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February 14, 2013

Resistant varieties saved Georgia tomatoes from viral destruction

TIFTON — Once a major threat to the tomato industry, the thrips-vectored tomato spotted wilt virus (TSWV) has been unable to penetrate the vegetable’s latest line of defense — resistant cultivars.

Scientists from the University of Georgia, University of Florida and Clemson, North Carolina State universities have collaborated over the last two decades in an effort to try to alleviate what had become a deadly problem. The results have proven to be beneficial and profitable for tomato growers.

“If we didn’t come up with a solution, it would have killed the tomato industry in Georgia,” said David Riley, a professor of entomology with the UGA College of Agricultural and Environmental Sciences in Tifton.

Riley is the team leader of the RAMP (Risk Avoidance and Mitigation Program) Project, which compiled data showing that an estimated $9 million was lost in tomato and pepper from 1996 to 2006. The spotted wilt virus had a disastrous effect on the vegetable industry.

“It was bad. If you go back 10 years ago, there were fields that had complete yield loss,” Riley said. “Once you get so much damage in a field, at some point, it becomes uneconomical to go in and harvest it. With a tomato crop, nearly half of your production cost is tied up in that harvest cost. Once your production goes down too low from disease, they’ll just cut it loose and not even go in there. So, not only do the growers lose their tomato crop, temporary workers lose jobs.”

Ten years ago, the tomato crop in Georgia would have been wiped out if resistant varieties weren’t available, he said.

Today, Georgia’s vegetable industry, including the state’s tomato and bell pepper fields, is worth $781 million and accounts for about 10,200 jobs across the state, according to the most recent Georgia Farm Gate Value Report.

TSWV dates back almost 40 years when it was discovered in peanuts in Texas. It was later found in Louisiana and Alabama. In the 1990s, the virus was detected as a major problem in such Georgia crops as peanuts, vegetables and tobacco.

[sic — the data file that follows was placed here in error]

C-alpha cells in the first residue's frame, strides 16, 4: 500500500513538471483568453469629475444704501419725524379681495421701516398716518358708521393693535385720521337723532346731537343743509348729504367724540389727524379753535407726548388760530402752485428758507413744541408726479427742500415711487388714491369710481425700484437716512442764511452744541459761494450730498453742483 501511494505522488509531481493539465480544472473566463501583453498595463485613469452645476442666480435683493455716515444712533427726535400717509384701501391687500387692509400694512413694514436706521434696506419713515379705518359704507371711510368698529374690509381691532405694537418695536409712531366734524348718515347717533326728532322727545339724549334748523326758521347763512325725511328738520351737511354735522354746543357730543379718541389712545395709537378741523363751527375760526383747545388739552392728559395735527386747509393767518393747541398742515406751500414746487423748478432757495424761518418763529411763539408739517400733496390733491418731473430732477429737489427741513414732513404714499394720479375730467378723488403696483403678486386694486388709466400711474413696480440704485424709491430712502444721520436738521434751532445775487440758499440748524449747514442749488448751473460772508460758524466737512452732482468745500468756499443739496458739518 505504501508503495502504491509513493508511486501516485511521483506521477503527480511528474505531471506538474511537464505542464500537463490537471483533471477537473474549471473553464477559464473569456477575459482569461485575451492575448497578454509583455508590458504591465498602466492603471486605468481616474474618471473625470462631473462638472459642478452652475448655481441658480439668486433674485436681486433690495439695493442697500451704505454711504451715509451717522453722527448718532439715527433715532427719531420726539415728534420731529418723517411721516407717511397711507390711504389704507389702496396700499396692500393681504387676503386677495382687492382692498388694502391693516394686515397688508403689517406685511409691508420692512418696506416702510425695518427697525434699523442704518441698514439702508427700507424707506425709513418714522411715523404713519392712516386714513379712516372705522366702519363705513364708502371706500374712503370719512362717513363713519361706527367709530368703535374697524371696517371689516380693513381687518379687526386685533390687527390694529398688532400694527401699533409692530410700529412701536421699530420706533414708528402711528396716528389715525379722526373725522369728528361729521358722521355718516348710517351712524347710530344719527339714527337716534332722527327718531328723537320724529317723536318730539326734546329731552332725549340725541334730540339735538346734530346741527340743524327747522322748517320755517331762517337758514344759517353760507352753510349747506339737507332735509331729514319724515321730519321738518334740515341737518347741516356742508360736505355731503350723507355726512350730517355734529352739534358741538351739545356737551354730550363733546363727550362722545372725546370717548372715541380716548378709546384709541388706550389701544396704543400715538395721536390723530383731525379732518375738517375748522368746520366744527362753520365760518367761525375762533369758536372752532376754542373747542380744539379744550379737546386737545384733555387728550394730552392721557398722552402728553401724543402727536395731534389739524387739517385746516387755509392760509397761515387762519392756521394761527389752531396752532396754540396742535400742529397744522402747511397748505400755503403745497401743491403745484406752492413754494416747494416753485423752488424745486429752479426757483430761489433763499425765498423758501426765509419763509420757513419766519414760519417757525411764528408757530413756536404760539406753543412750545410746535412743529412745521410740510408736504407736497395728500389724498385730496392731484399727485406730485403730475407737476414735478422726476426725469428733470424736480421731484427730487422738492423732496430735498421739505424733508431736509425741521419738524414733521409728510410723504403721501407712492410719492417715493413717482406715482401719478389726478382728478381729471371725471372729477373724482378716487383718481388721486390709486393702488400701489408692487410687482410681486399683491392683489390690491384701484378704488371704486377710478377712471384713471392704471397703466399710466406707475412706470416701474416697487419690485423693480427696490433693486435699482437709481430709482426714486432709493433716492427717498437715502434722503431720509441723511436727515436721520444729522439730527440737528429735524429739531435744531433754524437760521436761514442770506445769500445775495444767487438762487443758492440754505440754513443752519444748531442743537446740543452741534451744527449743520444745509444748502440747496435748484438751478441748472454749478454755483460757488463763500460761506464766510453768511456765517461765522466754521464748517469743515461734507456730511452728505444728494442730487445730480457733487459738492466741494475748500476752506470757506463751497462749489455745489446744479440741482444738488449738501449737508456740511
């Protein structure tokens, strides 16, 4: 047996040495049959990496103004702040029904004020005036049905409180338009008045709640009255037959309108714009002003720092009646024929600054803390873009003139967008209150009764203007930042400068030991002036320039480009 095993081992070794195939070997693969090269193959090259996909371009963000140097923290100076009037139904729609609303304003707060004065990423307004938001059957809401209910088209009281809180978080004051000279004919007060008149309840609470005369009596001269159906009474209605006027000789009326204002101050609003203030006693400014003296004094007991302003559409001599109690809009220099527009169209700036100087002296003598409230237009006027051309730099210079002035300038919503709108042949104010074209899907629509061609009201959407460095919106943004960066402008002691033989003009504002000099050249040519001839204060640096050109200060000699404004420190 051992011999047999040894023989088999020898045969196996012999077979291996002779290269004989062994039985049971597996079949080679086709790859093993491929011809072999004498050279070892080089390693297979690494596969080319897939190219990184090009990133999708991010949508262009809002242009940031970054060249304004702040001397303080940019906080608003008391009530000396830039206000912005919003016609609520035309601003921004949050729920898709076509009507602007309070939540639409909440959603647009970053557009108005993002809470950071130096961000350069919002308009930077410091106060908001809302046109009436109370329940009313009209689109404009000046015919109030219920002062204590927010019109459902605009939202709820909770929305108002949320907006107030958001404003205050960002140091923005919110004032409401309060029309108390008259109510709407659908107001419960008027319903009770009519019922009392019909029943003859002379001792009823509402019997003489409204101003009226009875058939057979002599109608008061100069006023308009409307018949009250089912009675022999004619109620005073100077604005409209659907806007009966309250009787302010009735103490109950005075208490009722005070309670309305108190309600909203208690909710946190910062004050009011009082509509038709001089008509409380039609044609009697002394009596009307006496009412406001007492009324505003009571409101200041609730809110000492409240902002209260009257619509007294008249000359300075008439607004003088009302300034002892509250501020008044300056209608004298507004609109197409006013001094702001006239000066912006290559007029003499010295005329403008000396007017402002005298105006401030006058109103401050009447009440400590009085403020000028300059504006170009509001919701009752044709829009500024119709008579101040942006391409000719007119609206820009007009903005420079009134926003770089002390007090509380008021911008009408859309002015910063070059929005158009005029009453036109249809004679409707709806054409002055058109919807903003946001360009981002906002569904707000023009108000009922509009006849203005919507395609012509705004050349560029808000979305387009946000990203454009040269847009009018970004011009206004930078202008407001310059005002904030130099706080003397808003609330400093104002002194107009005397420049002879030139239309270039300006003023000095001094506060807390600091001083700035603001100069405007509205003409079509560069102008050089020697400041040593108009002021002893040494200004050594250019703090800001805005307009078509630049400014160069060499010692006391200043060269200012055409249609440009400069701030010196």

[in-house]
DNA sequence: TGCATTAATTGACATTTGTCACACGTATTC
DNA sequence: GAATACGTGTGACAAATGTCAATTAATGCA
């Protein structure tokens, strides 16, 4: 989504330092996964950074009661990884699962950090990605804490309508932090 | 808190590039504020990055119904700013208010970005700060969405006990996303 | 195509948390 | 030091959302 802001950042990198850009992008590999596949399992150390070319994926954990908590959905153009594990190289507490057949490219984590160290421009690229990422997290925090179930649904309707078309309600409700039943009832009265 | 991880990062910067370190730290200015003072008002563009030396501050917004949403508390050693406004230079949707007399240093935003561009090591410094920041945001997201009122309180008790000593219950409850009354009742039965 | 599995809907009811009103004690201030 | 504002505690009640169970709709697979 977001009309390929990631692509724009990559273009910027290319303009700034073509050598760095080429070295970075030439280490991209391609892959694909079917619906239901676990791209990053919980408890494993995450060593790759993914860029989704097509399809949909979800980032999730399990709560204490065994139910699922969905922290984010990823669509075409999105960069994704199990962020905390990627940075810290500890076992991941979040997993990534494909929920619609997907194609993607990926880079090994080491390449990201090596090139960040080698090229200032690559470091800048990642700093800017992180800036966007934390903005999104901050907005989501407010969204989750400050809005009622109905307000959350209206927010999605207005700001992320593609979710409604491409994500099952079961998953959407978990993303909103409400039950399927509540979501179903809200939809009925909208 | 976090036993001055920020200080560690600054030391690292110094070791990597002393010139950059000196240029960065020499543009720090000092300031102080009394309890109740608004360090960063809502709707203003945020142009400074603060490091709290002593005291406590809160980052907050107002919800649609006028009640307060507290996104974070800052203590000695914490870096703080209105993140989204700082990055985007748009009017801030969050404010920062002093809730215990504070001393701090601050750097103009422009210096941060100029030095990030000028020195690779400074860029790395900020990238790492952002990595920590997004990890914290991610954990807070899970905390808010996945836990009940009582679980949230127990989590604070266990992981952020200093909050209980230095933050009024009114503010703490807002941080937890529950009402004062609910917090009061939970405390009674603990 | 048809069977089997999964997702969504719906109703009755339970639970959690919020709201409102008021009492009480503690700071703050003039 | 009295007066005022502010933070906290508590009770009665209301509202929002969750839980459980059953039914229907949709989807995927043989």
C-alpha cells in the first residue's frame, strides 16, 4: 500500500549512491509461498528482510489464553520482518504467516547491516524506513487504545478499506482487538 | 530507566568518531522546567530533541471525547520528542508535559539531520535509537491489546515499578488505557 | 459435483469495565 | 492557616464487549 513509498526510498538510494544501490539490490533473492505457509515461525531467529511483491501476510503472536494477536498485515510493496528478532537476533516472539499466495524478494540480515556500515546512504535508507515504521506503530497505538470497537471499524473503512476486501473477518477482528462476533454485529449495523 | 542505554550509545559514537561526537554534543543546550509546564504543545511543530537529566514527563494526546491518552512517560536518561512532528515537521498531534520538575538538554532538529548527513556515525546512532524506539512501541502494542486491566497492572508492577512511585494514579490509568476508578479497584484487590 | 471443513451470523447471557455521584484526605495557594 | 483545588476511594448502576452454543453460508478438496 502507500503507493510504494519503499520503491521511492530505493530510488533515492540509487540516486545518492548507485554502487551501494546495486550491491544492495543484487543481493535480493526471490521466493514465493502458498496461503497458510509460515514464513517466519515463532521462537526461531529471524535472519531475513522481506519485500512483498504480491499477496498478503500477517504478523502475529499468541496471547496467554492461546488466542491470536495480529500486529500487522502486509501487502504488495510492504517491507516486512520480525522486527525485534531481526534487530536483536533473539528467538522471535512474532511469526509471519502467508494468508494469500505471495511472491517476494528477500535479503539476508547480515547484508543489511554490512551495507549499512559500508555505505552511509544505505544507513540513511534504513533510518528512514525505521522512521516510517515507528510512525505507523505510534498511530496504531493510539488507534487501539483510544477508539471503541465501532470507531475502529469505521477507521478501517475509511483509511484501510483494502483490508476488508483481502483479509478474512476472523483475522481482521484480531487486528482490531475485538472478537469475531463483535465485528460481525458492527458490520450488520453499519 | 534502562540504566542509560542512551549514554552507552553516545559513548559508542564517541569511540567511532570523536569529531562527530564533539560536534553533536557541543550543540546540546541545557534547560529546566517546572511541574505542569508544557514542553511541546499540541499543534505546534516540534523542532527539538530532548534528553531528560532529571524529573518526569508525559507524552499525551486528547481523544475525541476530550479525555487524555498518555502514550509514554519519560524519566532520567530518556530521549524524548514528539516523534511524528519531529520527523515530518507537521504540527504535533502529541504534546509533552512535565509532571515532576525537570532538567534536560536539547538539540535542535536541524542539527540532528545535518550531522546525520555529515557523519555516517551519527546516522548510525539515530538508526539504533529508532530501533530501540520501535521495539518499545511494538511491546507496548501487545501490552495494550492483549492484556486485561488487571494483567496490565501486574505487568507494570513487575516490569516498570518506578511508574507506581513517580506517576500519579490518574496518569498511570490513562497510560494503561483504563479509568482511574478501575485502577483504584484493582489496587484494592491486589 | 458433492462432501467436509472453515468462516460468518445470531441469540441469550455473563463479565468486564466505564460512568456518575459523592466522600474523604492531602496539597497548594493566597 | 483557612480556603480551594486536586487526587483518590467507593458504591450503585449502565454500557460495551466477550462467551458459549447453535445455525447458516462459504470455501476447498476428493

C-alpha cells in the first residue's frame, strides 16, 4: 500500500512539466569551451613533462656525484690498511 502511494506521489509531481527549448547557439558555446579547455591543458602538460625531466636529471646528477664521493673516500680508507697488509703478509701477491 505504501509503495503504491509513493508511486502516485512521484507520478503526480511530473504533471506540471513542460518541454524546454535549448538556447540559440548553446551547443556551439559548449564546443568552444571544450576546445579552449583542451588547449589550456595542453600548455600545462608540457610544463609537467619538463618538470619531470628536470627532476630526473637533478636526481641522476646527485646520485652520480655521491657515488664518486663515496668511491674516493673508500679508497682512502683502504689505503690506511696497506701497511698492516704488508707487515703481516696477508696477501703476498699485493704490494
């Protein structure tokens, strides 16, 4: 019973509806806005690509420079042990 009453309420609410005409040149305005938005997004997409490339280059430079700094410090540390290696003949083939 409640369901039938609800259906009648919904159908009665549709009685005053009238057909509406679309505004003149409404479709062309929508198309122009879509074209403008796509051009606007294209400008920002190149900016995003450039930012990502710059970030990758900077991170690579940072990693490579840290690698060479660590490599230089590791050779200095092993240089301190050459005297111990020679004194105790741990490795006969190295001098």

Eventually, resistant cultivars (tomato varieties that possess the resistant gene) stopped almost all losses from the disease. Based on a 2008-2009 survey conducted by Riley and his team, 75 percent of farmers in Georgia, Florida, South Carolina and North Carolina were using an improved method of growing tomatoes, which included resistant cultivars.

Seventy-one percent of those responding were satisfied with their crop’s production. According to the USDA TSWV RAMP Project website (www.tswvramp.org) resistant cultivars prevent plants from wilting, which greatly increases the crop’s yields. These cultivars also reduce irregular ripening of fruit.

Controlling the TSWV is a step in the right direction for tomato growers, but it didn’t totally solve the problem of thrips, the small insects that can transmit the virus.

“There’s still a little bit of a problem left with thrips themselves because western flower thrips can come in late season and feed directly on the fruit,” Riley said. “Even if it’s a resistant cultivar, you can still have some virus symptoms show up on the fruit. For the most part, the problem of major yield loss in tomato has been solved in Georgia.”

Riley added that the best way to control late-season western flower thrips is achieved with products like spinetoram.

(Clint Thompson is a news editor with the University of Georgia College of Agricultural and Environmental Sciences based in Tifton.)

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